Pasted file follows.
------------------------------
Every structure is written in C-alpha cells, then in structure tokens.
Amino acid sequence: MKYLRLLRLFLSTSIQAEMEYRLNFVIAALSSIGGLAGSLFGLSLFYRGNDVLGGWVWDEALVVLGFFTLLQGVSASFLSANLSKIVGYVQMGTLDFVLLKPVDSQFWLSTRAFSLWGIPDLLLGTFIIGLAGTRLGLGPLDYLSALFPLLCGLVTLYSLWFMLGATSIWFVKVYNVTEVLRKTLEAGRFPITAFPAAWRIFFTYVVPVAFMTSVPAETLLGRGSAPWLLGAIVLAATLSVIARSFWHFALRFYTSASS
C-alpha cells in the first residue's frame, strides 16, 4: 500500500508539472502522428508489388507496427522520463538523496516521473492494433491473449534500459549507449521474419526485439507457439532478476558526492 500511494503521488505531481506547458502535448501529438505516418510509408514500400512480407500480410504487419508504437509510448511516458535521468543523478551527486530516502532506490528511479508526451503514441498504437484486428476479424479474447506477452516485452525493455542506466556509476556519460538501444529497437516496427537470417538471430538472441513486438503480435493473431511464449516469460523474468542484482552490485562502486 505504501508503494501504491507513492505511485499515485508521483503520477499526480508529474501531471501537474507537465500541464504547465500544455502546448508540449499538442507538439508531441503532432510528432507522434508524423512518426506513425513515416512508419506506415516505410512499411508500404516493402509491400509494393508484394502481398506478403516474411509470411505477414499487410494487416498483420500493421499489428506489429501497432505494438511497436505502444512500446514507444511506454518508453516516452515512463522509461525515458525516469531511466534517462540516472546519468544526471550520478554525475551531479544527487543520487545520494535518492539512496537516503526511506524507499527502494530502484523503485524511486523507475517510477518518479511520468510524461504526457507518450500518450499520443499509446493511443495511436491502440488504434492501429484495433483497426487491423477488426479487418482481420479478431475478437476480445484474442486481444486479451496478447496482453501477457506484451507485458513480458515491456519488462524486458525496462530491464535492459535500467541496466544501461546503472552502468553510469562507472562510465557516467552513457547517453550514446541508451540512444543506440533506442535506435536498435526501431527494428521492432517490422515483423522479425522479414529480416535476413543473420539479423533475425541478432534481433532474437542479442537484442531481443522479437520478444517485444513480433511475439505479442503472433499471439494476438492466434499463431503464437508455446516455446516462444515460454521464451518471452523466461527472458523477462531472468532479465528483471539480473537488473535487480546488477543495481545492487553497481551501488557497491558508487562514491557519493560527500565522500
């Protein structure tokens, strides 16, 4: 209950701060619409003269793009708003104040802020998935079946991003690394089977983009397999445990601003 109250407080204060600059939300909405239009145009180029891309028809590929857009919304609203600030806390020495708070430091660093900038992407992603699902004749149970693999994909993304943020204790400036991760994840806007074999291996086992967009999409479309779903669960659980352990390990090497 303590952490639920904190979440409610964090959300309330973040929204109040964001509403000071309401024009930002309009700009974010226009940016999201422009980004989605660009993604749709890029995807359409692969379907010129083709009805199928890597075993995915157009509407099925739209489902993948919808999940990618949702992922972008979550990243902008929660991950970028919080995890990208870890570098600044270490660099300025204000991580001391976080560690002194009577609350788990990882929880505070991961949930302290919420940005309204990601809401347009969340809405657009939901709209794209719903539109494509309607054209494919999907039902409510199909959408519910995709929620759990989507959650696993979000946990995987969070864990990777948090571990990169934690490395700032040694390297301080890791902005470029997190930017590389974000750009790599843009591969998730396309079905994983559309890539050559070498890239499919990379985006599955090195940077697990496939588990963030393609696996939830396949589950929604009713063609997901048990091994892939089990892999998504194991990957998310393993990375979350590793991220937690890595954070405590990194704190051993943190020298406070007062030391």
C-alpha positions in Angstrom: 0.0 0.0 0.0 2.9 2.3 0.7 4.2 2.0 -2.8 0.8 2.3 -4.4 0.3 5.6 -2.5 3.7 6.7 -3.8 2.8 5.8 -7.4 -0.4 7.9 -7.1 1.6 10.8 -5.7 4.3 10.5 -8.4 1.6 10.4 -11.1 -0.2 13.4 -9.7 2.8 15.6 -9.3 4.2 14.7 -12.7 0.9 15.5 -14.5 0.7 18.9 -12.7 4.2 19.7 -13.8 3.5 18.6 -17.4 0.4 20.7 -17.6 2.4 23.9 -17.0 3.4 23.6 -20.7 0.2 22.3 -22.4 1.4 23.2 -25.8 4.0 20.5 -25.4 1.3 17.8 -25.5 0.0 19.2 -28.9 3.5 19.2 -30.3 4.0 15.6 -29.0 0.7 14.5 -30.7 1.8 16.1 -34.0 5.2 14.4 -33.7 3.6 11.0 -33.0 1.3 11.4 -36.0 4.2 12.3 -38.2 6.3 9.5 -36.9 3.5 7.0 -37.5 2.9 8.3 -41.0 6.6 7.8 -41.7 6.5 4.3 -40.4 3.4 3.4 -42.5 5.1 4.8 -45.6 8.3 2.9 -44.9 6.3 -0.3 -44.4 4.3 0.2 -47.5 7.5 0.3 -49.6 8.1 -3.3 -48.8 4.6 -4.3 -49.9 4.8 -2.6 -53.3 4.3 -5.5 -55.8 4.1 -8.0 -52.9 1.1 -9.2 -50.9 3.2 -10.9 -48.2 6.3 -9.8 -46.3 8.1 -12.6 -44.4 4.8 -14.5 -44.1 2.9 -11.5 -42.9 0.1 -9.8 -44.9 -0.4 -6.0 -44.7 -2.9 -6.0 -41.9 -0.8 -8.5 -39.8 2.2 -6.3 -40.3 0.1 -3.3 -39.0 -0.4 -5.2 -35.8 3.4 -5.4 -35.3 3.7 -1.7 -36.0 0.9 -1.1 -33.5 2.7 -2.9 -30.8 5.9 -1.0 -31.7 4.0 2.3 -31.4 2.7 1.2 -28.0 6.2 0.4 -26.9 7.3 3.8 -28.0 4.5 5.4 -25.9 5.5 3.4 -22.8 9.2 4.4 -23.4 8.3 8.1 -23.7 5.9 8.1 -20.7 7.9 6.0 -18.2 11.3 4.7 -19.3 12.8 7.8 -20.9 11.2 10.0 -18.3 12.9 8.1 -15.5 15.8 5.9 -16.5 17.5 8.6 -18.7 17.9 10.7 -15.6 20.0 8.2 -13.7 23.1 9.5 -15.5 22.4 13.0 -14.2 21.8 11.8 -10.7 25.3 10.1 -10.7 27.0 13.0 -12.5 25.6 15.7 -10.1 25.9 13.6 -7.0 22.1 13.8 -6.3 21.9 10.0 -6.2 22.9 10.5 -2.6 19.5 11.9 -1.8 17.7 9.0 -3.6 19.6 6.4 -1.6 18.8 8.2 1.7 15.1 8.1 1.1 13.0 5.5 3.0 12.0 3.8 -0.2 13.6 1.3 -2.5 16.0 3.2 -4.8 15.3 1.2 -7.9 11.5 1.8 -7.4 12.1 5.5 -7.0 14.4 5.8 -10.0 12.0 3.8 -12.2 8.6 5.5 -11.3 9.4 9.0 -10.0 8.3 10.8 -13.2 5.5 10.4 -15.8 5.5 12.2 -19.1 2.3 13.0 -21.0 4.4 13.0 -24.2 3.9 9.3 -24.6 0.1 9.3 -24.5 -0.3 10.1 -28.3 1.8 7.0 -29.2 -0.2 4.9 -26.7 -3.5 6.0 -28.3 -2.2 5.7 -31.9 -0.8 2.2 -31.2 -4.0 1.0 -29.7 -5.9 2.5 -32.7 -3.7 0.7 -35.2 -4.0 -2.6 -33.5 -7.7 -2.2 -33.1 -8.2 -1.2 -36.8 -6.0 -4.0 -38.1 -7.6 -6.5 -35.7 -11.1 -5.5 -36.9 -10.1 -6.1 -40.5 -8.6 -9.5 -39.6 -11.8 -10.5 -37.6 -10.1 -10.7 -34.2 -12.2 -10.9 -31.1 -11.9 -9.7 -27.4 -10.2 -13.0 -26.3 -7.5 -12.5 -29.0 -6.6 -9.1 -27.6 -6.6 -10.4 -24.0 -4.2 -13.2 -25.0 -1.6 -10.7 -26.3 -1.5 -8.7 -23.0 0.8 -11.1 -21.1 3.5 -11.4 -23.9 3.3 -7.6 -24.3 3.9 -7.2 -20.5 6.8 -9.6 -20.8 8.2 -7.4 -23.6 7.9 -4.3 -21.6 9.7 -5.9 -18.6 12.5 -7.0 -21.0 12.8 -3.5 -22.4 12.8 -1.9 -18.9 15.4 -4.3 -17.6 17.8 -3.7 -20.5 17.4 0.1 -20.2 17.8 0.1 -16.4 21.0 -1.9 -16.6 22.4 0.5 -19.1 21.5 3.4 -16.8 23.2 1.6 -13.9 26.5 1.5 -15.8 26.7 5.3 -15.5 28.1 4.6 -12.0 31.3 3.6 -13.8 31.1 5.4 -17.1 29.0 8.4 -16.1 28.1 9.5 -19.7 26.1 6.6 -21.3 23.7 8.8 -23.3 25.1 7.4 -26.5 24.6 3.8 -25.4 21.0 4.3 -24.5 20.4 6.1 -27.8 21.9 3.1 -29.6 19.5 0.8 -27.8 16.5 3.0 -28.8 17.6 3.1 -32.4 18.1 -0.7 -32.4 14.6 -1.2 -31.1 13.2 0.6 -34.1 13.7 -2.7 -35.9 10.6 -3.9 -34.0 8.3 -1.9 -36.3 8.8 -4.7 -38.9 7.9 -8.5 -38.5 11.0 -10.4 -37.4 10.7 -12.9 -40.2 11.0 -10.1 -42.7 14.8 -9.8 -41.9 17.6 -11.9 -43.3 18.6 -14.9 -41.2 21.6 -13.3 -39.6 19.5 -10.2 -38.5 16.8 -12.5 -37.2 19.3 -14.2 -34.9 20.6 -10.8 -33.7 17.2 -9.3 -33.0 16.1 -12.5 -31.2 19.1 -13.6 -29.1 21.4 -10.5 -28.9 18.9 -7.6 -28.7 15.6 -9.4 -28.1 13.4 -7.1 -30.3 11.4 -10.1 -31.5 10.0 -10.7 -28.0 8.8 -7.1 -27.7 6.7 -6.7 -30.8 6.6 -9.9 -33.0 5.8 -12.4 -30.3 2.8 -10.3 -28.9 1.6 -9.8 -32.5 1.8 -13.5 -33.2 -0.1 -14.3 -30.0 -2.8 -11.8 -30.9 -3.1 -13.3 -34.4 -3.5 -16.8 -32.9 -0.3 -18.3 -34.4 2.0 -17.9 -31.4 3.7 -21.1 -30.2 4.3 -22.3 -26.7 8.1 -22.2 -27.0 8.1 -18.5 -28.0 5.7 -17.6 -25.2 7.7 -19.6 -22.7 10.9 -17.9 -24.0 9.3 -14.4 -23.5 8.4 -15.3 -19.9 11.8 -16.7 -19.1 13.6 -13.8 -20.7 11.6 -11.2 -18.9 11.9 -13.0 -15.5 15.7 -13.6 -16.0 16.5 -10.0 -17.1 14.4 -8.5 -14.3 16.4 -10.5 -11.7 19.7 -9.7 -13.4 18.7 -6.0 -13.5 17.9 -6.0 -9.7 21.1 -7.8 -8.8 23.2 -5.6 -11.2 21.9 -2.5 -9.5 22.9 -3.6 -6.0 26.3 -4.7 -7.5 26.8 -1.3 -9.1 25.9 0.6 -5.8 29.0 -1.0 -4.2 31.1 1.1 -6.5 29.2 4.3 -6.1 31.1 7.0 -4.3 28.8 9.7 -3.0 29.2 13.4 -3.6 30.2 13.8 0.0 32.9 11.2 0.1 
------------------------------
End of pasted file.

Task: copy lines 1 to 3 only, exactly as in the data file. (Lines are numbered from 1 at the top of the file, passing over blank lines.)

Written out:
Every structure is written in C-alpha cells, then in structure tokens.
Amino acid sequence: MKYLRLLRLFLSTSIQAEMEYRLNFVIAALSSIGGLAGSLFGLSLFYRGNDVLGGWVWDEALVVLGFFTLLQGVSASFLSANLSKIVGYVQMGTLDFVLLKPVDSQFWLSTRAFSLWGIPDLLLGTFIIGLAGTRLGLGPLDYLSALFPLLCGLVTLYSLWFMLGATSIWFVKVYNVTEVLRKTLEAGRFPITAFPAAWRIFFTYVVPVAFMTSVPAETLLGRGSAPWLLGAIVLAATLSVIARSFWHFALRFYTSASS
C-alpha cells in the first residue's frame, strides 16, 4: 500500500508539472502522428508489388507496427522520463538523496516521473492494433491473449534500459549507449521474419526485439507457439532478476558526492 500511494503521488505531481506547458502535448501529438505516418510509408514500400512480407500480410504487419508504437509510448511516458535521468543523478551527486530516502532506490528511479508526451503514441498504437484486428476479424479474447506477452516485452525493455542506466556509476556519460538501444529497437516496427537470417538471430538472441513486438503480435493473431511464449516469460523474468542484482552490485562502486 505504501508503494501504491507513492505511485499515485508521483503520477499526480508529474501531471501537474507537465500541464504547465500544455502546448508540449499538442507538439508531441503532432510528432507522434508524423512518426506513425513515416512508419506506415516505410512499411508500404516493402509491400509494393508484394502481398506478403516474411509470411505477414499487410494487416498483420500493421499489428506489429501497432505494438511497436505502444512500446514507444511506454518508453516516452515512463522509461525515458525516469531511466534517462540516472546519468544526471550520478554525475551531479544527487543520487545520494535518492539512496537516503526511506524507499527502494530502484523503485524511486523507475517510477518518479511520468510524461504526457507518450500518450499520443499509446493511443495511436491502440488504434492501429484495433483497426487491423477488426479487418482481420479478431475478437476480445484474442486481444486479451496478447496482453501477457506484451507485458513480458515491456519488462524486458525496462530491464535492459535500467541496466544501461546503472552502468553510469562507472562510465557516467552513457547517453550514446541508451540512444543506440533506442535506435536498435526501431527494428521492432517490422515483423522479425522479414529480416535476413543473420539479423533475425541478432534481433532474437542479442537484442531481443522479437520478444517485444513480433511475439505479442503472433499471439494476438492466434499463431503464437508455446516455446516462444515460454521464451518471452523466461527472458523477462531472468532479465528483471539480473537488473535487480546488477543495481545492487553497481551501488557497491558508487562514491557519493560527500565522500